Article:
AED tells mayors, governors to keep construction going

By |  March 20, 2020

Photo: AED logo

The Associated Equipment Distributors (AEM) delivered letters to national organizations representing mayors, local elected officials and the nation’s governors, urging them to allow construction projects to continue while highlighting the equipment industry’s integral role in building and maintaining the nation’s essential infrastructure.

In a letter to the U.S. Conference of Mayors and the National League of Cities, the Association of Equipment Manufacturers (AEM) joined AED to deliver this message: “Shutting down construction projects in cities and towns not only jeopardizes continued relief and prevention efforts surrounding COVID-19 (coronavirus), but will also exacerbate an already dire situation with little safety or health benefit.”

AED delivered a similar letter to the National Governors Association, imploring its members to reconsider halting construction projects across the country.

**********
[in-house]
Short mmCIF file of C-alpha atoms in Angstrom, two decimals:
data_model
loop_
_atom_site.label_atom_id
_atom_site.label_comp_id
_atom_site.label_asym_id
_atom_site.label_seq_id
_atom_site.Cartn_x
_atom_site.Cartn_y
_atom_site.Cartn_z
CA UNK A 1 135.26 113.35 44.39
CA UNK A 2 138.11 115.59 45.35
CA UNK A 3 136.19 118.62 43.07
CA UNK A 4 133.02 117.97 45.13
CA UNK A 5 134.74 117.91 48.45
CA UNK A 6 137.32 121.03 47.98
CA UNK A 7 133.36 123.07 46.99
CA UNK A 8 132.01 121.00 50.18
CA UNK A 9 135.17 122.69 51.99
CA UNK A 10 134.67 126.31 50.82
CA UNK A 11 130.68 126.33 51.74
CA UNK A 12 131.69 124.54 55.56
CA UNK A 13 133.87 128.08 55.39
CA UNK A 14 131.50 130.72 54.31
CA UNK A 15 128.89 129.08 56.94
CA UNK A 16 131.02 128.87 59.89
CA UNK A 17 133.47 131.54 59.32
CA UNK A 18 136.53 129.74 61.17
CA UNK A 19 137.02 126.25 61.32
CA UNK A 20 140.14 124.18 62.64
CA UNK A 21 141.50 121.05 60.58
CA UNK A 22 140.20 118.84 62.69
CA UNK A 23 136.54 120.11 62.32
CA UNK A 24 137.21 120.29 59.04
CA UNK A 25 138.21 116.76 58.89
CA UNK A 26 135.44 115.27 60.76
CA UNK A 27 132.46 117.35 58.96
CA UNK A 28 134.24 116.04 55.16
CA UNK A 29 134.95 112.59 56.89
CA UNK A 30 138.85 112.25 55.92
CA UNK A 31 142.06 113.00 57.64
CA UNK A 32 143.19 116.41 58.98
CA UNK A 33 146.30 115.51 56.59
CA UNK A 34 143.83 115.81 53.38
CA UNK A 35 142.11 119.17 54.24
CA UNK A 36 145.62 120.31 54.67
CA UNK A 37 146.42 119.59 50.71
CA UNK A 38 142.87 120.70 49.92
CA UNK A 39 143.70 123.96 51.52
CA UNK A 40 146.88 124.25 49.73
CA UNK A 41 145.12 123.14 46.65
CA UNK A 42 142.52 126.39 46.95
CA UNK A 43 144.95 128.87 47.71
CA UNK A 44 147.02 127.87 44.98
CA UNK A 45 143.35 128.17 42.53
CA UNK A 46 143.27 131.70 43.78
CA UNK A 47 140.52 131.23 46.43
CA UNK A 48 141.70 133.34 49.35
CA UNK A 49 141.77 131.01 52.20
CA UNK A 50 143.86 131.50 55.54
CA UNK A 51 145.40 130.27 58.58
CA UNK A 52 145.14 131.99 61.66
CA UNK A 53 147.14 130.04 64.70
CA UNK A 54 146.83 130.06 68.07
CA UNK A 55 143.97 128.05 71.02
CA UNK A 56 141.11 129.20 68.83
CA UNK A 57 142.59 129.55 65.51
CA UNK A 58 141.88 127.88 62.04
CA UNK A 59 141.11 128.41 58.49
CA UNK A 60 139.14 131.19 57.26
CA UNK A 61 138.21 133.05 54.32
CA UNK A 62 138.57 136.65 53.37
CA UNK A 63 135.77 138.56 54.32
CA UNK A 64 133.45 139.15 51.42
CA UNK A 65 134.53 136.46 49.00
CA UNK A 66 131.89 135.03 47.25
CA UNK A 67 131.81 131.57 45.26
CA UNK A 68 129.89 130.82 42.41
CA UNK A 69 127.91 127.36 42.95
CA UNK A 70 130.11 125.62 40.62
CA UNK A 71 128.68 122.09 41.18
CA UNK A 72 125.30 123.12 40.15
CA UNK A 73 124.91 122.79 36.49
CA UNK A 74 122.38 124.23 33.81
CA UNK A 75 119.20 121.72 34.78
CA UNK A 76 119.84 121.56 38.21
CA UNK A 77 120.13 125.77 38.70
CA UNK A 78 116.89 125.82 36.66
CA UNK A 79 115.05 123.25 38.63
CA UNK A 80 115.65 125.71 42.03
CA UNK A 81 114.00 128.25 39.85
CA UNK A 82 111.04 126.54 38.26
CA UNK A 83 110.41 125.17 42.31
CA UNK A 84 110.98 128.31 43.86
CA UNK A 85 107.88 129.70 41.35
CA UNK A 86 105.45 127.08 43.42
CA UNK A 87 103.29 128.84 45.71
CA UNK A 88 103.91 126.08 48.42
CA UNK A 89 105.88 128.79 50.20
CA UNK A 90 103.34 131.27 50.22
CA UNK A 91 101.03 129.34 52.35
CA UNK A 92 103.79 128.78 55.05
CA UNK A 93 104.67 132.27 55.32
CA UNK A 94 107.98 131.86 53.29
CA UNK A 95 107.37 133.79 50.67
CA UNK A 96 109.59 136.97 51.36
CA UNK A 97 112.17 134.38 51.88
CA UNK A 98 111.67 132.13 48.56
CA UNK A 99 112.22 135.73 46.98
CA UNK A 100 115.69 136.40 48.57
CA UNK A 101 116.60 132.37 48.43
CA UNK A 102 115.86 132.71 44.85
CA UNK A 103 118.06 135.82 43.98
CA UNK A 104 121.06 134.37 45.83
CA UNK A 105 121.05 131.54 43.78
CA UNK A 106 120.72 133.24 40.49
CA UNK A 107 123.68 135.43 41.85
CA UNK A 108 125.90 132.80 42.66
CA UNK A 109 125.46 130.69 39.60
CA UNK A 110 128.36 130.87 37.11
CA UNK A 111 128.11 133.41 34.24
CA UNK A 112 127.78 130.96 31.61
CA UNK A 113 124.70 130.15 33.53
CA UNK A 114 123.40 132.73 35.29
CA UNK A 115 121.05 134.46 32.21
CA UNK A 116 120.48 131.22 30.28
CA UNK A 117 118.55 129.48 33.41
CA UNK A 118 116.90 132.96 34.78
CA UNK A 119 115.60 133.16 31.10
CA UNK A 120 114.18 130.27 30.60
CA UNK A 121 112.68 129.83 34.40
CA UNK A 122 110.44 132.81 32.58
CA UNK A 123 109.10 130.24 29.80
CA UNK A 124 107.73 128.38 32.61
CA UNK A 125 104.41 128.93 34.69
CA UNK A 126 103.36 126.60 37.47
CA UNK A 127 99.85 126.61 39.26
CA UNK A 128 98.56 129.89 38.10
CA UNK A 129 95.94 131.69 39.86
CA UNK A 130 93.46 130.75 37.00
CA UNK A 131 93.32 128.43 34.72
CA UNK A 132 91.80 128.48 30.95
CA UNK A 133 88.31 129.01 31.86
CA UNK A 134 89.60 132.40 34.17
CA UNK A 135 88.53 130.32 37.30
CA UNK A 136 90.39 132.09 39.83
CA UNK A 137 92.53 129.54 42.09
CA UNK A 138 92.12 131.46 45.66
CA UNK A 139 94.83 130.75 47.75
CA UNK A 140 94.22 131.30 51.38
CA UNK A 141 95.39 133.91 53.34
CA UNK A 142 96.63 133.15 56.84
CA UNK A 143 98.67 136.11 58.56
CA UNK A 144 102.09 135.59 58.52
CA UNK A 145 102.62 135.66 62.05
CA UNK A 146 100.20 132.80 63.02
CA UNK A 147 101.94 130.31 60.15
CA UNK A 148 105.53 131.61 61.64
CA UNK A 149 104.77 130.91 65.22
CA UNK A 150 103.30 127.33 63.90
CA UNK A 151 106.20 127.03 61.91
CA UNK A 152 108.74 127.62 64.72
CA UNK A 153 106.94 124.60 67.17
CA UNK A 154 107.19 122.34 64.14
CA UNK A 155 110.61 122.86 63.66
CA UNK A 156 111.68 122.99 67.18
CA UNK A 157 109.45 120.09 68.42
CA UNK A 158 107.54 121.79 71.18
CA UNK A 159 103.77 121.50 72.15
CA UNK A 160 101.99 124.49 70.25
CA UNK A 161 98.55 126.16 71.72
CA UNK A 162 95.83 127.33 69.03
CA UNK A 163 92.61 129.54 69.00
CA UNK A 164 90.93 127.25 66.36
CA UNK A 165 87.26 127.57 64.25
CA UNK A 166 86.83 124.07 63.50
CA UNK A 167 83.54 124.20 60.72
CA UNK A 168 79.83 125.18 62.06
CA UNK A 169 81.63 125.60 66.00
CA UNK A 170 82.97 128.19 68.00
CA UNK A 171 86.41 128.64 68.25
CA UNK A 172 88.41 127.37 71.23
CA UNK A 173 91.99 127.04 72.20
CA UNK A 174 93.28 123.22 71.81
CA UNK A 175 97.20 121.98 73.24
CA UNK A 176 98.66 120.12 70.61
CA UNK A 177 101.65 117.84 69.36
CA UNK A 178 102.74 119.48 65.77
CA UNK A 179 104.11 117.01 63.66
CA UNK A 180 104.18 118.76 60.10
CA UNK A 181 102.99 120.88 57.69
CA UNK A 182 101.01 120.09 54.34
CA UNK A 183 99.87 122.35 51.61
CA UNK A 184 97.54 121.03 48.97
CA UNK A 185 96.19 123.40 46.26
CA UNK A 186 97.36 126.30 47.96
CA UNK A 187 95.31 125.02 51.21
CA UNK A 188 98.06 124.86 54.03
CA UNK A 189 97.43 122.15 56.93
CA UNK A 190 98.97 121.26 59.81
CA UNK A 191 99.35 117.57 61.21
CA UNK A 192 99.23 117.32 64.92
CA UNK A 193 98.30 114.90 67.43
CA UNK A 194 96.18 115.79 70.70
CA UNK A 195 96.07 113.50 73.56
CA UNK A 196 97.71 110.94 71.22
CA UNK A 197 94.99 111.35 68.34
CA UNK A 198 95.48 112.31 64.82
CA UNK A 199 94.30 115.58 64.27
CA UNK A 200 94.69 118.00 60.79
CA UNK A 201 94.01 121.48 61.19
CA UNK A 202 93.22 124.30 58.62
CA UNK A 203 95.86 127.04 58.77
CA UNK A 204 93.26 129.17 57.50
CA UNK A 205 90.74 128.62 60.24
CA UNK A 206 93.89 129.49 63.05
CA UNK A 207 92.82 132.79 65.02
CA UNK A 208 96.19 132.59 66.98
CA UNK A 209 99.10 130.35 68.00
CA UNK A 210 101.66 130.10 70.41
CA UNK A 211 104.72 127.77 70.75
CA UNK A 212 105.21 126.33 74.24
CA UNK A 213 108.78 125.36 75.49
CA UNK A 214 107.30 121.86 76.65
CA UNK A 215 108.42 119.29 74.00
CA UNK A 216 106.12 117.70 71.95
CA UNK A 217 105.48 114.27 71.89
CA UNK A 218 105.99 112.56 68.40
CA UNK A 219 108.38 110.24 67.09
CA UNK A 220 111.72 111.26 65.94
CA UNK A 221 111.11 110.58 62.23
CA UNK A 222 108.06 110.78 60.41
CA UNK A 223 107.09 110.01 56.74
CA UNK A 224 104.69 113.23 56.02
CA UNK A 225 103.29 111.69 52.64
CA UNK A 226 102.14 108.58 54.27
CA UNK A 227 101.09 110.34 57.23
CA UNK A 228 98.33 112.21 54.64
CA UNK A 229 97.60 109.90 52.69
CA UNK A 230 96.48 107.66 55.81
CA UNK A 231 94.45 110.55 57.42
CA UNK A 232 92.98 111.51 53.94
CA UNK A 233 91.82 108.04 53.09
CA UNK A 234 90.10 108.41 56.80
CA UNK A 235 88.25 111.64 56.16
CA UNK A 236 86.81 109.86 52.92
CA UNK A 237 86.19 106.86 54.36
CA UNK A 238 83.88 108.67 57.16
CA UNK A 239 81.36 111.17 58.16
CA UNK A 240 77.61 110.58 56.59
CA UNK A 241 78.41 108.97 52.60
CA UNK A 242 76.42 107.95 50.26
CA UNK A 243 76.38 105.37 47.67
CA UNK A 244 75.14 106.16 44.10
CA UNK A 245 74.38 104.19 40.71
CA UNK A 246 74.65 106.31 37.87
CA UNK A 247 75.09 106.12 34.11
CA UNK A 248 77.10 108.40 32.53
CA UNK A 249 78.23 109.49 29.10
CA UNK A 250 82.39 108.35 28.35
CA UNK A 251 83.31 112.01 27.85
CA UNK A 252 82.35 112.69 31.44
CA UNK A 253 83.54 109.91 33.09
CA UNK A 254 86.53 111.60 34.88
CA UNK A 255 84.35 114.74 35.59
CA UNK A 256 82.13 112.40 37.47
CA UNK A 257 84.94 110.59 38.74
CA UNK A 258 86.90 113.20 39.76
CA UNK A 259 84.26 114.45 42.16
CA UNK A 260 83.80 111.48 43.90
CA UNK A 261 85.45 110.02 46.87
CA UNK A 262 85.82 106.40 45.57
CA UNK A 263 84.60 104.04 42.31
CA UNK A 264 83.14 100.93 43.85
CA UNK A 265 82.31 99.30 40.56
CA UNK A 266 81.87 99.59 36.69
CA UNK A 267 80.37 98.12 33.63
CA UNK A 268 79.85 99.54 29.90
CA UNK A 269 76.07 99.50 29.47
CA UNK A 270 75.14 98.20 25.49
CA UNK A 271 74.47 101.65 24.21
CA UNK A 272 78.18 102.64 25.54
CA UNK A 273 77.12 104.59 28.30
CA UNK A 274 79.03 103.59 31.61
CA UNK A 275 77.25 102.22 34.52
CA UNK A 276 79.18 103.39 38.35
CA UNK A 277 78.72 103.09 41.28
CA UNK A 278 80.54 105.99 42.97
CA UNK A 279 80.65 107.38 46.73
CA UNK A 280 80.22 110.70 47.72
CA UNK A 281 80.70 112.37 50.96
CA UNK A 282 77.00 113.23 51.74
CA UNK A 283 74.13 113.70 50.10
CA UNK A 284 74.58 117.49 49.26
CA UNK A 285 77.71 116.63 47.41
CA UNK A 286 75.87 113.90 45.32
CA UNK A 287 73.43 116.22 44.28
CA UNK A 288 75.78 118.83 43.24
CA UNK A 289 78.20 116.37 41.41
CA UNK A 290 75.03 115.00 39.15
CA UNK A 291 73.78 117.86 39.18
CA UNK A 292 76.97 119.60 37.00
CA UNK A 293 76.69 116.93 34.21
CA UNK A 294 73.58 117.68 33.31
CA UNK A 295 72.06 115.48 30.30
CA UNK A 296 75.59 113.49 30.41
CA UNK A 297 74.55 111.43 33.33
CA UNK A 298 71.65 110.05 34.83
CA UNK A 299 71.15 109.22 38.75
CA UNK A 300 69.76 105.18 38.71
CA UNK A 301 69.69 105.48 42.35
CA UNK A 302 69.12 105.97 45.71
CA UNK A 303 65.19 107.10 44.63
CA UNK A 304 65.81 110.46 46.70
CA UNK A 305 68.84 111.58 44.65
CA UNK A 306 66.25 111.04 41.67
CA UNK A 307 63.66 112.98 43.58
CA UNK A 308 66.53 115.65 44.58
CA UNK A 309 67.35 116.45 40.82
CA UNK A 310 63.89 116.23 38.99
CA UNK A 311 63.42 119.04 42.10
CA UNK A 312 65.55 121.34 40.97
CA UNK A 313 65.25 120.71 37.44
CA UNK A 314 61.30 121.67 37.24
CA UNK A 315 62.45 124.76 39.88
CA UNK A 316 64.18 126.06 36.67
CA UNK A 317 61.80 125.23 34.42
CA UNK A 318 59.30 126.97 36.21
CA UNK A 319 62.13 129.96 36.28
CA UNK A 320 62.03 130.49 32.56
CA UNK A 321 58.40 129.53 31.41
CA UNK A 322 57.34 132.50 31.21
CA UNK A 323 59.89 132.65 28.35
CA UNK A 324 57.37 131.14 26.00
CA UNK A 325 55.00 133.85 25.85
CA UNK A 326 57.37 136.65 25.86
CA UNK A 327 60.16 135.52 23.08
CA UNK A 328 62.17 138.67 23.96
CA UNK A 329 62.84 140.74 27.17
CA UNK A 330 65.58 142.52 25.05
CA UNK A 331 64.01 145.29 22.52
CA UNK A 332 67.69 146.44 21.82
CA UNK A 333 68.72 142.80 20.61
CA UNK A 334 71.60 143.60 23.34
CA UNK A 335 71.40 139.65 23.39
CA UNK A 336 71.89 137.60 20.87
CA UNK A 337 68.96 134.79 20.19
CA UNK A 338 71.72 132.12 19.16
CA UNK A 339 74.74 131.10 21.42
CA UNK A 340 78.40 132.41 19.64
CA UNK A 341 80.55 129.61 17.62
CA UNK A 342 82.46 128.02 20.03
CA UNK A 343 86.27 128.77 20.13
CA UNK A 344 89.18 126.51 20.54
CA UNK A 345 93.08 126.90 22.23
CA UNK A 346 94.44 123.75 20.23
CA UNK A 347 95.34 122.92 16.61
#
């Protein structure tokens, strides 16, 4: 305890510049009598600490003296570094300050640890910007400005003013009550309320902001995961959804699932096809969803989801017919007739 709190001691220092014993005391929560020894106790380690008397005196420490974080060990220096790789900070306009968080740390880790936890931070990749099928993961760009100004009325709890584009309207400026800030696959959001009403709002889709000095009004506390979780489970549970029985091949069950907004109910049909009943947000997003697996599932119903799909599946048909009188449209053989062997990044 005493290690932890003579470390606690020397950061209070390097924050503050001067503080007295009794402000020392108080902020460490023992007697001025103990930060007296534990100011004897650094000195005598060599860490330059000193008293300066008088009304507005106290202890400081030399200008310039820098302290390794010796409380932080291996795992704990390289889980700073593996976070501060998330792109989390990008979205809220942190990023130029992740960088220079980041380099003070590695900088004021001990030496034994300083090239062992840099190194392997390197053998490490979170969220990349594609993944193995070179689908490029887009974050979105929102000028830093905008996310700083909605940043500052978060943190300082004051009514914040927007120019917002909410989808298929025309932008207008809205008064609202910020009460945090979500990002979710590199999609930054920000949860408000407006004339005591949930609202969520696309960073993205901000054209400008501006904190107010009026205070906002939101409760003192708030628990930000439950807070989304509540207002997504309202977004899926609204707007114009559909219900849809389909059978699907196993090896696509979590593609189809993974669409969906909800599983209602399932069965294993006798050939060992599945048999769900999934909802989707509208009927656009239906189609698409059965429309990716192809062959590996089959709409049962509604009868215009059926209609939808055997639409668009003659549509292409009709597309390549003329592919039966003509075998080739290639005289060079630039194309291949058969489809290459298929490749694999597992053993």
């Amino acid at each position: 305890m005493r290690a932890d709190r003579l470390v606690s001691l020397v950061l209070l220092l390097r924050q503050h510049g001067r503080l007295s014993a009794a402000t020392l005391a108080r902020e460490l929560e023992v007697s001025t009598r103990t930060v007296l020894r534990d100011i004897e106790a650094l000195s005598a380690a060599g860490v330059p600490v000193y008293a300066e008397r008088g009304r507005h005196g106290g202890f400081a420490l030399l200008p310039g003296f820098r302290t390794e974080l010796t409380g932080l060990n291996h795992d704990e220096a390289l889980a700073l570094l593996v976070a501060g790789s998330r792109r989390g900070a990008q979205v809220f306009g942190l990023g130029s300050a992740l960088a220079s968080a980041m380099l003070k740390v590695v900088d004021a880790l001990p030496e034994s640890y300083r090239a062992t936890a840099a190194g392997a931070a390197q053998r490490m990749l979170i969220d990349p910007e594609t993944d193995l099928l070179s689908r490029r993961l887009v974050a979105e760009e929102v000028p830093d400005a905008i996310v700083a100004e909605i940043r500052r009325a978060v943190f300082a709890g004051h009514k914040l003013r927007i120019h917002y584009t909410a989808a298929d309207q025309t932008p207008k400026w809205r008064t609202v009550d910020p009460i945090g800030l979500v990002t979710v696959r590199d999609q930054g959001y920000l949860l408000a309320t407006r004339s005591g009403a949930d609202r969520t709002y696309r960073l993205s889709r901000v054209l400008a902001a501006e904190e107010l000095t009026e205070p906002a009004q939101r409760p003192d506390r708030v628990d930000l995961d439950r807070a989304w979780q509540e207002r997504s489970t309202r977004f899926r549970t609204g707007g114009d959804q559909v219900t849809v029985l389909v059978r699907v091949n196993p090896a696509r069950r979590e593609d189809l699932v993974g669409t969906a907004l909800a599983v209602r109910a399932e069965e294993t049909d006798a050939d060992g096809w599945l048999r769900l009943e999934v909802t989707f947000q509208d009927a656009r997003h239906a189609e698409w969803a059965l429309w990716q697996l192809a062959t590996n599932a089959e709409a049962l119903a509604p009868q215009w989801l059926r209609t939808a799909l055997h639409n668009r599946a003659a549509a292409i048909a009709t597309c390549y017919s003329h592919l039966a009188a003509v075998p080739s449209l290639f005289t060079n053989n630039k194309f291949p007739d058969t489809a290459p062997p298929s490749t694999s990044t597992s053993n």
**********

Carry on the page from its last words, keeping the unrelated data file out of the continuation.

Additionally, AED joined AEM and the Equipment Dealers Association in letters to all 50 governors stressing that equipment manufacturers, suppliers, dealers and service technicians must be considered essential to economic continuity as governors continue to respond to the coronavirus pandemic to protect the health and safety of all workers and residents.

According to AED, it has been working with business organizations in Washington, D.C., to ensure lawmakers and the administration understand the importance of liquidity and access to capital for the equipment industry. AED joined allied business organizations outlining tax modifications that will help provide liquidity for small-medium-sized companies.

Established in 1919, AED is an international trade association based in Schaumburg, Illinois, that represents more than 700 construction equipment distributors, manufacturers and industry service firms nationwide. AED members sell, service and rent equipment to markets such as aggregate, mining, heavy and light construction, agriculture, forestry, engines and industrial.

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About the Author:

Kevin Yanik is editor-in-chief of Pit & Quarry. He can be reached at 216-706-3724 or

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